On Friday, Canada joined France, Germany, Italy, Japan, the United Kingdom and the United States in reporting that its economy shrank dramatically in the first half of 2020 due to the pandemic. Canadian economic output shrank by 11.5% between April and June, the sharpest decline in records dating back to 1961.
Now, six months after the coronavirus outbreak began to accelerate rapidly outside China, it’s increasingly clear that countries will not bounce back in tandem. The impact of the virus, public health policy and stimulus measures are creating divergent paths forward, with ramifications that could last years.
“It’s the path of the virus and the vaccine that’s critical to the recovery story,” said James Knightley, ING’s chief international economist.
While Covid-19 delivered a brutal hit to every country’s economy, the magnitude of the shock has varied significantly across the globe.
Ben May, director of global macro research at Oxford Economics, attributes this weakness in part to statistical factors, including how the government accounts for inflation. But he also pointed to the importance of consumer spending to the British economy, which magnifies the effects of social distancing, as well as the UK government’s initial reluctance to impose strict quarantine measures.
“The UK government has been criticized for taking too long to lock down the economy and effectively allowing the pandemic to gain a stronger foothold in the country,” May said in a recent note to clients.
Even countries that locked down sooner than the United Kingdom have suffered dramatic economic slowdowns, with the number of coronavirus cases and government decisions on when to reopen offices and restaurants dictating the scale of damage.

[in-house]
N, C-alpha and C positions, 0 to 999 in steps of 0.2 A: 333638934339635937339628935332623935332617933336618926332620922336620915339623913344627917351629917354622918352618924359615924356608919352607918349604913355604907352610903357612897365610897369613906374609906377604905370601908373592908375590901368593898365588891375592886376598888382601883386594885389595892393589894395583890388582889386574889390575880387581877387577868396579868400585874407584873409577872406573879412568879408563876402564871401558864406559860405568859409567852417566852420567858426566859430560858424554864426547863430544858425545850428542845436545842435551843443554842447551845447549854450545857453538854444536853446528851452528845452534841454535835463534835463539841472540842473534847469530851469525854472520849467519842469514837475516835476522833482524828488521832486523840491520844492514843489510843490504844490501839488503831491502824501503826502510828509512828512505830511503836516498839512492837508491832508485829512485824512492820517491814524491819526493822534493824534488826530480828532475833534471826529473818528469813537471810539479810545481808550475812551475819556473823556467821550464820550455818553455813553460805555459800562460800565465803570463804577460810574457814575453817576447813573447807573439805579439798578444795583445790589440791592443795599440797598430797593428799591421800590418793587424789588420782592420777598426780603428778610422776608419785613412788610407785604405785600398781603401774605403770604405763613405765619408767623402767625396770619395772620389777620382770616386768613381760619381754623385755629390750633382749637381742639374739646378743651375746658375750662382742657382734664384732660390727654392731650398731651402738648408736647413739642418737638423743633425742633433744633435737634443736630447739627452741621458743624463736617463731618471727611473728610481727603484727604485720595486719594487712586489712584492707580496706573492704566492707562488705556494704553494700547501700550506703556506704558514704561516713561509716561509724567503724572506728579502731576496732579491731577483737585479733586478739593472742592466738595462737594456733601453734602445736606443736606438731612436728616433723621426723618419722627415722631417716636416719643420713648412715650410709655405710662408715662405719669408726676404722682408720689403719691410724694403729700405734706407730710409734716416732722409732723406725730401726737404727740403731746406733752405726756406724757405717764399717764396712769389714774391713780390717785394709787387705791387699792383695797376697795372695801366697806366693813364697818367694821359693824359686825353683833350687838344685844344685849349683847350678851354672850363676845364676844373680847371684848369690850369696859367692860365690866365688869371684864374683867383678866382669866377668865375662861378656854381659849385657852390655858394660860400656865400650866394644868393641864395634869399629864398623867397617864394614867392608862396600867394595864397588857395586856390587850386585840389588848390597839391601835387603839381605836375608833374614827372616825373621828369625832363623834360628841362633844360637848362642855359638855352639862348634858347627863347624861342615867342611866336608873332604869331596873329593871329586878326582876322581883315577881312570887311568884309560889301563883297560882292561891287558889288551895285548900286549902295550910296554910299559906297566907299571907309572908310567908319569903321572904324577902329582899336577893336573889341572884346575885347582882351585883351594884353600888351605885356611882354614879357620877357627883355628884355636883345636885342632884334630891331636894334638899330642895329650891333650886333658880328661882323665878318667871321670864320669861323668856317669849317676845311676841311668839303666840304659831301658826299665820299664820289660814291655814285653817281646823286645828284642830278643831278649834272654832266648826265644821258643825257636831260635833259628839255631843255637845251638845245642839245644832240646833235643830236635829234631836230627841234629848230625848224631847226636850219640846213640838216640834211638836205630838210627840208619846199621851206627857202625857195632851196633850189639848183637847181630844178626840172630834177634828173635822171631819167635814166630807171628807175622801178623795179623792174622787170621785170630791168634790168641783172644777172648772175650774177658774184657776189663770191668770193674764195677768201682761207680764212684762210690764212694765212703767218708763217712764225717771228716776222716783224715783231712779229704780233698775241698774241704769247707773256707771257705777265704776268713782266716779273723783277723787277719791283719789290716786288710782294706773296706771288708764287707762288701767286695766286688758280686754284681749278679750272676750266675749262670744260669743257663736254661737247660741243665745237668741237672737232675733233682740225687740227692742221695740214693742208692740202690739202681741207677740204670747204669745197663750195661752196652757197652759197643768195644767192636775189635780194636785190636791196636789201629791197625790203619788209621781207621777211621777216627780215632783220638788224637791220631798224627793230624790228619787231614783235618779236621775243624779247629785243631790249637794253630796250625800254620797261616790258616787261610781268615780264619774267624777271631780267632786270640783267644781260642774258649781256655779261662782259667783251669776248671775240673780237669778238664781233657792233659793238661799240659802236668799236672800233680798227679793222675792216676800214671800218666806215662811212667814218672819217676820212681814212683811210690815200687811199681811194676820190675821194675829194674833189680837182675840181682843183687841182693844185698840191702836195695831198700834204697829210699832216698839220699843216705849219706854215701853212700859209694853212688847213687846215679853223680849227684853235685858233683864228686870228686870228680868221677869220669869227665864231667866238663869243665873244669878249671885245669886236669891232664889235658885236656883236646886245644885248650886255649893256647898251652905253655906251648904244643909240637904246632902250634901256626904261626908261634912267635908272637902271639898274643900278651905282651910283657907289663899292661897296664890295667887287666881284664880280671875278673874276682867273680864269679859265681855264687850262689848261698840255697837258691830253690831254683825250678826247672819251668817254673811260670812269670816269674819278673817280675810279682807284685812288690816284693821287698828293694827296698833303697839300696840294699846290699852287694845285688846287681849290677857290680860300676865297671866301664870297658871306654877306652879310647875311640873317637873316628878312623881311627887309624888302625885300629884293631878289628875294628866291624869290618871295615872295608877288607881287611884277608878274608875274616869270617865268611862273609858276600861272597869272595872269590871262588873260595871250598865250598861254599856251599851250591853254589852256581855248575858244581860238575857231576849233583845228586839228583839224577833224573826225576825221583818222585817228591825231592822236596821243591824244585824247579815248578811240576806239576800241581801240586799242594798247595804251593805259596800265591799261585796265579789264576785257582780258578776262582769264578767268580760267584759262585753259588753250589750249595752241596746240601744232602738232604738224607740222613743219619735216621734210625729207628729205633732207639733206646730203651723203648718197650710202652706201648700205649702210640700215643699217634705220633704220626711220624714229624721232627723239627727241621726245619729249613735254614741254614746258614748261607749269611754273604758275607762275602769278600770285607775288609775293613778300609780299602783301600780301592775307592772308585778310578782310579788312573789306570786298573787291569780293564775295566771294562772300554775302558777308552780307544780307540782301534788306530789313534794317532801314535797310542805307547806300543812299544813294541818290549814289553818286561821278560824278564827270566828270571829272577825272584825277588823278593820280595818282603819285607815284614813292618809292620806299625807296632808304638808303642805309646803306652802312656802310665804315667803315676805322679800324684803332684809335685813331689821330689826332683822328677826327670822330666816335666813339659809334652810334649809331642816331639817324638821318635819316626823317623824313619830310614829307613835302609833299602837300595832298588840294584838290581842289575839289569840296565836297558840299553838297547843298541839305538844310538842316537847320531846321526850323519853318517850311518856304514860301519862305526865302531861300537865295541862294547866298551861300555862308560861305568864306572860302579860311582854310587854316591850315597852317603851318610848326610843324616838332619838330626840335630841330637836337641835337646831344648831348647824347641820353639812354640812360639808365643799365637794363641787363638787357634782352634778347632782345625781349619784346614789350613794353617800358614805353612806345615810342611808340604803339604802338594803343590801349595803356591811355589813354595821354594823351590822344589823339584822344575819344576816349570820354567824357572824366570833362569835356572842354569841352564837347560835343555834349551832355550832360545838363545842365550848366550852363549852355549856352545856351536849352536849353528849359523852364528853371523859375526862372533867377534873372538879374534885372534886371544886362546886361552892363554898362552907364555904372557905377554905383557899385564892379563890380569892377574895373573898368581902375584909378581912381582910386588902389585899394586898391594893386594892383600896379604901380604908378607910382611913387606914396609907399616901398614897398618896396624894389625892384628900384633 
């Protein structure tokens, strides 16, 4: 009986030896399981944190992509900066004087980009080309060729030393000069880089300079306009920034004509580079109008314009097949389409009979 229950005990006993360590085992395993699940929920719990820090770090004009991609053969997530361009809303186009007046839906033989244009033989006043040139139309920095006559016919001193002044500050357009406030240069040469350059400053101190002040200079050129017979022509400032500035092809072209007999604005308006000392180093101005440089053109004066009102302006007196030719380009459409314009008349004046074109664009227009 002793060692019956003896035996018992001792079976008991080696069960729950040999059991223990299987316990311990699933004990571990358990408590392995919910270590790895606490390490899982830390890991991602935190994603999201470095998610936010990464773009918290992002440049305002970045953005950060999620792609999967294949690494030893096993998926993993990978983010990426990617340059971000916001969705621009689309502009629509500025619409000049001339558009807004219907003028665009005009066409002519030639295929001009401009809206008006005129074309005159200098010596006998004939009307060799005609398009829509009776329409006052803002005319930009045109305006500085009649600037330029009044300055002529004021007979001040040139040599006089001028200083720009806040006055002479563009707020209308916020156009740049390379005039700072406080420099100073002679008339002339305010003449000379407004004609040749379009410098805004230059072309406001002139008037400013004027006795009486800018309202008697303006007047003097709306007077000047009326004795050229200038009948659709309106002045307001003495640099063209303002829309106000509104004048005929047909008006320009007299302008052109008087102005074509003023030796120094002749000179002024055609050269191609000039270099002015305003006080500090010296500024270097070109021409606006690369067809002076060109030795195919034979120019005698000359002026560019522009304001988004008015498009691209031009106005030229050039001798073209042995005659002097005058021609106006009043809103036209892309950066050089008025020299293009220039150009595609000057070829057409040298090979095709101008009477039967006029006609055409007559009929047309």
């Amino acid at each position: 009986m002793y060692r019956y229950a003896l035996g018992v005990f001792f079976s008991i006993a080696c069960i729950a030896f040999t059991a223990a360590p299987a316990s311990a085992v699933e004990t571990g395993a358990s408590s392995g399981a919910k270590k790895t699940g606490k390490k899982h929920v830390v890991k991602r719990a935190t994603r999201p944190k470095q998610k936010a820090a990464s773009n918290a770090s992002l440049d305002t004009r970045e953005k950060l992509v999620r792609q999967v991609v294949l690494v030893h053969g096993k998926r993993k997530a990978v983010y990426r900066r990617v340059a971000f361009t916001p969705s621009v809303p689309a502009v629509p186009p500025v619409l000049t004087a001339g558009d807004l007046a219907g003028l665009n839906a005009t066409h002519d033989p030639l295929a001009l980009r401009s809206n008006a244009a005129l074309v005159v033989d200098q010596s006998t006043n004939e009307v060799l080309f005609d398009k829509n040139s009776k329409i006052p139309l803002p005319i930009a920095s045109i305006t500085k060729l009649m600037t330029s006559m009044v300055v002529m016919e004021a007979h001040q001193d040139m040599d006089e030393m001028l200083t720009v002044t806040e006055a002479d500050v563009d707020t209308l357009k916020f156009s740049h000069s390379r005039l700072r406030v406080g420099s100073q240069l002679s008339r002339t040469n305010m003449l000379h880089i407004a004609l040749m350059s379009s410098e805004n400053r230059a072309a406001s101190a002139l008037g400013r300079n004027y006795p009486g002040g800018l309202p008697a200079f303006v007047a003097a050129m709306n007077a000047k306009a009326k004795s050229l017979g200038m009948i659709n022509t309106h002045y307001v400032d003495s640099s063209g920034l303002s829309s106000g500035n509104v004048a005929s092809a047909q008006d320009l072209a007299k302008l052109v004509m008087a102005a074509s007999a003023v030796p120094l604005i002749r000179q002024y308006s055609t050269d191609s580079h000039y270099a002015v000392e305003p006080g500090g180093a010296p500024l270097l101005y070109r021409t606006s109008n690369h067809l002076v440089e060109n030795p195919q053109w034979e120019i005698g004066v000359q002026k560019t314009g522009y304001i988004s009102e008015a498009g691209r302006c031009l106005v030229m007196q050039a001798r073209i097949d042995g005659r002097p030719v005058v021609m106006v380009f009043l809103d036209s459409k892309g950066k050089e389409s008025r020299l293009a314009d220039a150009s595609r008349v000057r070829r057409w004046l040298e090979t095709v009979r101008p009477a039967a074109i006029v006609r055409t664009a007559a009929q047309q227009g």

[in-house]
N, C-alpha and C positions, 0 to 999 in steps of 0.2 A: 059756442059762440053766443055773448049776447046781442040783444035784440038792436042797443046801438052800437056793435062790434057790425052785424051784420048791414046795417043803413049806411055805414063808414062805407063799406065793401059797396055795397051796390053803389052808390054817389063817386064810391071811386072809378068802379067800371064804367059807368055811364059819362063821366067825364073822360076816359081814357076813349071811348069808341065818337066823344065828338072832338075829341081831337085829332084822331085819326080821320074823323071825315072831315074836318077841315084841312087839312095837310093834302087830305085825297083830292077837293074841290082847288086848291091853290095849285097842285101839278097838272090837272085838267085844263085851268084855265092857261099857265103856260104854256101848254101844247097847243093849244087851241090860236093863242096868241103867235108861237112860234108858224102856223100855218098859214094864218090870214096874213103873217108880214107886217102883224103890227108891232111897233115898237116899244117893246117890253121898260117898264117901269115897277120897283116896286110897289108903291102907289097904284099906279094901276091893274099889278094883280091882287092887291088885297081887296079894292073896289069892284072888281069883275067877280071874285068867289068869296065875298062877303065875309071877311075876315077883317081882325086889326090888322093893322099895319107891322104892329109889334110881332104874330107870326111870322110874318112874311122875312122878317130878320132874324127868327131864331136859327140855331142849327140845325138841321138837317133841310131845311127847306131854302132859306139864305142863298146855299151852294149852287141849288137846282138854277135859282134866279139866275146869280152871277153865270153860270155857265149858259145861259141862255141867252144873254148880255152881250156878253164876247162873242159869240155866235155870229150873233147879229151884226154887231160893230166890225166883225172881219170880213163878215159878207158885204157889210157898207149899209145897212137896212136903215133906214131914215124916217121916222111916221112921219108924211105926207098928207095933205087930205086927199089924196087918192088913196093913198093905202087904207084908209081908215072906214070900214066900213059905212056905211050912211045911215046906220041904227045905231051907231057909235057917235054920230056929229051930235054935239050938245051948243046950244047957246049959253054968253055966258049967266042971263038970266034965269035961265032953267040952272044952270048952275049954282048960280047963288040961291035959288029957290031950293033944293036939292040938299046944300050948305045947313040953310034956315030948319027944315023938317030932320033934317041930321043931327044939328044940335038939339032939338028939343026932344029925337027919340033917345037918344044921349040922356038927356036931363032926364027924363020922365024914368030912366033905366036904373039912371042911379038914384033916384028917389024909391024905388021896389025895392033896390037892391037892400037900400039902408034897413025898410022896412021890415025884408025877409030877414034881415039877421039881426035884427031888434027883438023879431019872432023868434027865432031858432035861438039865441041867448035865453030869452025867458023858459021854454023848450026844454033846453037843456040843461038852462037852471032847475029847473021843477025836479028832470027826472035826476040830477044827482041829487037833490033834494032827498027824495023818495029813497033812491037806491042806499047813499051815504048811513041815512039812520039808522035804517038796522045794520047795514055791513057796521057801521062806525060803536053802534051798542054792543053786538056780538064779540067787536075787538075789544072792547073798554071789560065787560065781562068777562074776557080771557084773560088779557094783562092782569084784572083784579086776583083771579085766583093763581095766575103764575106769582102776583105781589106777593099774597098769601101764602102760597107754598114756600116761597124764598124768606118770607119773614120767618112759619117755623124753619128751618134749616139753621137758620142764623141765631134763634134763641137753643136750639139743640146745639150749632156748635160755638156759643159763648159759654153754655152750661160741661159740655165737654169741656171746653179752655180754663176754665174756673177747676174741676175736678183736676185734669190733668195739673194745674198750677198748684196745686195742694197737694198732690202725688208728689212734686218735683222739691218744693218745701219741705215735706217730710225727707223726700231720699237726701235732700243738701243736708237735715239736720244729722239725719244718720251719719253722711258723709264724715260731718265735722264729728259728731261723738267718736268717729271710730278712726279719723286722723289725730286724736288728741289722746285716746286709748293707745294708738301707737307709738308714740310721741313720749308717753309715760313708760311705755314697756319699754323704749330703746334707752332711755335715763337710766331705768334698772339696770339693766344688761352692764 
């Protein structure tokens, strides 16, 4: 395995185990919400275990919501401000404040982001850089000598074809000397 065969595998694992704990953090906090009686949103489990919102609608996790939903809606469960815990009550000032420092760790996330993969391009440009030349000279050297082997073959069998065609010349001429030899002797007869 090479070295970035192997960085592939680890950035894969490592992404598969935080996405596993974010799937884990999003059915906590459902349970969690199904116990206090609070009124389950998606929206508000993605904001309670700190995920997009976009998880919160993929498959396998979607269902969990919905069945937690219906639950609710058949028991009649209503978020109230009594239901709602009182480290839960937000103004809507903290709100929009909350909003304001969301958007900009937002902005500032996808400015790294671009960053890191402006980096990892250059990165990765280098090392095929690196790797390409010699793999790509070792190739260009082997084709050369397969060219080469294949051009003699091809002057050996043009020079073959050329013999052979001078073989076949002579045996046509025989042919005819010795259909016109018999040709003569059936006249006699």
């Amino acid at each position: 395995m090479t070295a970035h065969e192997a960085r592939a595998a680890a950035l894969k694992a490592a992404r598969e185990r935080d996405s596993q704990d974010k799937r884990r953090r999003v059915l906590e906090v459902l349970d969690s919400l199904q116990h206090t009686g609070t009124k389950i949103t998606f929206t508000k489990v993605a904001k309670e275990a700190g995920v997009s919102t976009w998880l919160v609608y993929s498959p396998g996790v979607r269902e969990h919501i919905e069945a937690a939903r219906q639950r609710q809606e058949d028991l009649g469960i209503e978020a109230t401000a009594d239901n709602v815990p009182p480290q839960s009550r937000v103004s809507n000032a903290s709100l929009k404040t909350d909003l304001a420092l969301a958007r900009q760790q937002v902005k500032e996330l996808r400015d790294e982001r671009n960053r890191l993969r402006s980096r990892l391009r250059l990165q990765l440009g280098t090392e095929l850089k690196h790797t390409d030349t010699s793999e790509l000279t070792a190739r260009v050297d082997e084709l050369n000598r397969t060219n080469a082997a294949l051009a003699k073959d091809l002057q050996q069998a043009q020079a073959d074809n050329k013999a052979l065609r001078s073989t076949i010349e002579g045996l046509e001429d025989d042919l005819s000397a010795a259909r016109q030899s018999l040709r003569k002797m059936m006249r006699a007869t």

While all G7 countries suffered their worst drop in GDP on record, France appears to have been knocked harder than Germany in part because of the extremely harsh quarantine it adopted in April, according to Berenberg Bank economist Florian Hense. And while Italy emerged as an epicenter of infections in March, its decision to impose restrictions on movement early may have set it up for a second quarter that was slightly less severe than feared.
Some parts of the US economy started reopening in May, which meant the decline was not as sharp as was first forecast. But this may just lead to a weaker July-to-September quarter, especially given that a spike in cases in Sun Belt states in June forced some local officials to reimpose restrictions late that month.
What comes next
As the initial hub of the outbreak and the first in the world to impose draconian measures to try to control the spread of the virus, China was the first major economy to reopen. That’s given it a head start.
Where these countries go from here depends in large part on the virus and the race for a vaccine, Knightley said, with some economists warning of the potential for a double-dip recession in which output falls again.
They also caution that while a big rebound is expected in the third quarter, that may not dictate the long-term trajectory, despite huge injections of cash from central banks and massive increases in government spending.
A rapid increase in serious cases could prompt governments to reintroduce strict lockdown measures. That would slam consumer confidence for a second time, reduce spending and investment and throw the recovery off track.